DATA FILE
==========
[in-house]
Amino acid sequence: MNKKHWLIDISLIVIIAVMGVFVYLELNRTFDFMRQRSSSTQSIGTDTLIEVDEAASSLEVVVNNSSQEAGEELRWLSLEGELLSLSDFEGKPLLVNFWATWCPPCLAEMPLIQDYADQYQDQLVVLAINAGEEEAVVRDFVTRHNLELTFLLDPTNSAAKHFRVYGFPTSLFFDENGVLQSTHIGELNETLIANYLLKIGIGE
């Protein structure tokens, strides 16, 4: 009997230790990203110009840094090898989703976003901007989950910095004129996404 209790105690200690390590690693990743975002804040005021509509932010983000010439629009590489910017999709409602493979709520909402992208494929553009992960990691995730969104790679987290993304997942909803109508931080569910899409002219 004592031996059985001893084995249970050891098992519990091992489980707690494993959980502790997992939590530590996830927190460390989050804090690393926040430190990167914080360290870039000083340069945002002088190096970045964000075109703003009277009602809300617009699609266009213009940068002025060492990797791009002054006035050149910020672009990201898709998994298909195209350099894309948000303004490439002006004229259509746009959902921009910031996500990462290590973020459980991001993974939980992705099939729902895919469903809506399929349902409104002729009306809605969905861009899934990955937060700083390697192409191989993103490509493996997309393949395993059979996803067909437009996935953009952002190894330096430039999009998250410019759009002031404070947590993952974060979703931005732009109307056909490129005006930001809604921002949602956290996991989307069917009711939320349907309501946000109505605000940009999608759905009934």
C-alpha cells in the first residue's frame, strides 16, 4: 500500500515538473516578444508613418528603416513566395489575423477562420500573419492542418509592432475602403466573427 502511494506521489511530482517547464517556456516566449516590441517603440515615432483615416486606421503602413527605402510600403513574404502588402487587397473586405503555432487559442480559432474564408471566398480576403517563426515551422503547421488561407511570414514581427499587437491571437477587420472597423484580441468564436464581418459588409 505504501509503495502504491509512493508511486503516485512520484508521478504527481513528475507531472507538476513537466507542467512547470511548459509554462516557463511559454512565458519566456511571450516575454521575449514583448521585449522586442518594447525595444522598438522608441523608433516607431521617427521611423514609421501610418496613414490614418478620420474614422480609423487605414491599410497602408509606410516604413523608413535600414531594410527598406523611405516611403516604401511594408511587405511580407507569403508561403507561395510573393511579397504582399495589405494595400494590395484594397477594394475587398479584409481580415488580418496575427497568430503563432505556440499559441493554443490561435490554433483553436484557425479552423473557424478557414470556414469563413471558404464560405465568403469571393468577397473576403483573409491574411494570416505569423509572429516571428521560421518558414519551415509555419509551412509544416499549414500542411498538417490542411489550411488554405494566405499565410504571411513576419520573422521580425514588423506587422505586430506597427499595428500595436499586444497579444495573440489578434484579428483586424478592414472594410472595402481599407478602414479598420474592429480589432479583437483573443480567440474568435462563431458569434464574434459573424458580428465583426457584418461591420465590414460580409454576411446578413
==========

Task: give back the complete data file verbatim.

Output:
[in-house]
Amino acid sequence: MNKKHWLIDISLIVIIAVMGVFVYLELNRTFDFMRQRSSSTQSIGTDTLIEVDEAASSLEVVVNNSSQEAGEELRWLSLEGELLSLSDFEGKPLLVNFWATWCPPCLAEMPLIQDYADQYQDQLVVLAINAGEEEAVVRDFVTRHNLELTFLLDPTNSAAKHFRVYGFPTSLFFDENGVLQSTHIGELNETLIANYLLKIGIGE
């Protein structure tokens, strides 16, 4: 009997230790990203110009840094090898989703976003901007989950910095004129996404 209790105690200690390590690693990743975002804040005021509509932010983000010439629009590489910017999709409602493979709520909402992208494929553009992960990691995730969104790679987290993304997942909803109508931080569910899409002219 004592031996059985001893084995249970050891098992519990091992489980707690494993959980502790997992939590530590996830927190460390989050804090690393926040430190990167914080360290870039000083340069945002002088190096970045964000075109703003009277009602809300617009699609266009213009940068002025060492990797791009002054006035050149910020672009990201898709998994298909195209350099894309948000303004490439002006004229259509746009959902921009910031996500990462290590973020459980991001993974939980992705099939729902895919469903809506399929349902409104002729009306809605969905861009899934990955937060700083390697192409191989993103490509493996997309393949395993059979996803067909437009996935953009952002190894330096430039999009998250410019759009002031404070947590993952974060979703931005732009109307056909490129005006930001809604921002949602956290996991989307069917009711939320349907309501946000109505605000940009999608759905009934």
C-alpha cells in the first residue's frame, strides 16, 4: 500500500515538473516578444508613418528603416513566395489575423477562420500573419492542418509592432475602403466573427 502511494506521489511530482517547464517556456516566449516590441517603440515615432483615416486606421503602413527605402510600403513574404502588402487587397473586405503555432487559442480559432474564408471566398480576403517563426515551422503547421488561407511570414514581427499587437491571437477587420472597423484580441468564436464581418459588409 505504501509503495502504491509512493508511486503516485512520484508521478504527481513528475507531472507538476513537466507542467512547470511548459509554462516557463511559454512565458519566456511571450516575454521575449514583448521585449522586442518594447525595444522598438522608441523608433516607431521617427521611423514609421501610418496613414490614418478620420474614422480609423487605414491599410497602408509606410516604413523608413535600414531594410527598406523611405516611403516604401511594408511587405511580407507569403508561403507561395510573393511579397504582399495589405494595400494590395484594397477594394475587398479584409481580415488580418496575427497568430503563432505556440499559441493554443490561435490554433483553436484557425479552423473557424478557414470556414469563413471558404464560405465568403469571393468577397473576403483573409491574411494570416505569423509572429516571428521560421518558414519551415509555419509551412509544416499549414500542411498538417490542411489550411488554405494566405499565410504571411513576419520573422521580425514588423506587422505586430506597427499595428500595436499586444497579444495573440489578434484579428483586424478592414472594410472595402481599407478602414479598420474592429480589432479583437483573443480567440474568435462563431458569434464574434459573424458580428465583426457584418461591420465590414460580409454576411446578413